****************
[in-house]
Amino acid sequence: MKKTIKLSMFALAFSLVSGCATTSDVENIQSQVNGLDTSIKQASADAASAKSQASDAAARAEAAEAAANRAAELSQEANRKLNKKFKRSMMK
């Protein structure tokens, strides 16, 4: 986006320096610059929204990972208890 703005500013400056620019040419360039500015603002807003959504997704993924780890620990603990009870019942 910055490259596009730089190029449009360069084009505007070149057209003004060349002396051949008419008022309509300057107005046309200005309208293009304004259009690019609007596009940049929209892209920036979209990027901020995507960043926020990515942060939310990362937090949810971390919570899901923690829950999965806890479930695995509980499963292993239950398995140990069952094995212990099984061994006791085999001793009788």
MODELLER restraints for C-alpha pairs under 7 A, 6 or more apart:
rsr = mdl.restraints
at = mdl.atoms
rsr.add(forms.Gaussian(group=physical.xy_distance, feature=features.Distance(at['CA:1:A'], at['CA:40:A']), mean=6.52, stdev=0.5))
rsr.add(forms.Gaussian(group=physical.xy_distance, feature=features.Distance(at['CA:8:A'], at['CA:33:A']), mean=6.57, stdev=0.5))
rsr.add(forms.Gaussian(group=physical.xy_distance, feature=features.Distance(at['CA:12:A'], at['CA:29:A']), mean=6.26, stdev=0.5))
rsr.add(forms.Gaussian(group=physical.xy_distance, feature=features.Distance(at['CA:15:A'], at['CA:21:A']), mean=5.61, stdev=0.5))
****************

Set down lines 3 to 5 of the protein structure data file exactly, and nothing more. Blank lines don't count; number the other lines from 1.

């Protein structure tokens, strides 16, 4: 986006320096610059929204990972208890 703005500013400056620019040419360039500015603002807003959504997704993924780890620990603990009870019942 910055490259596009730089190029449009360069084009505007070149057209003004060349002396051949008419008022309509300057107005046309200005309208293009304004259009690019609007596009940049929209892209920036979209990027901020995507960043926020990515942060939310990362937090949810971390919570899901923690829950999965806890479930695995509980499963292993239950398995140990069952094995212990099984061994006791085999001793009788």
MODELLER restraints for C-alpha pairs under 7 A, 6 or more apart:
rsr = mdl.restraints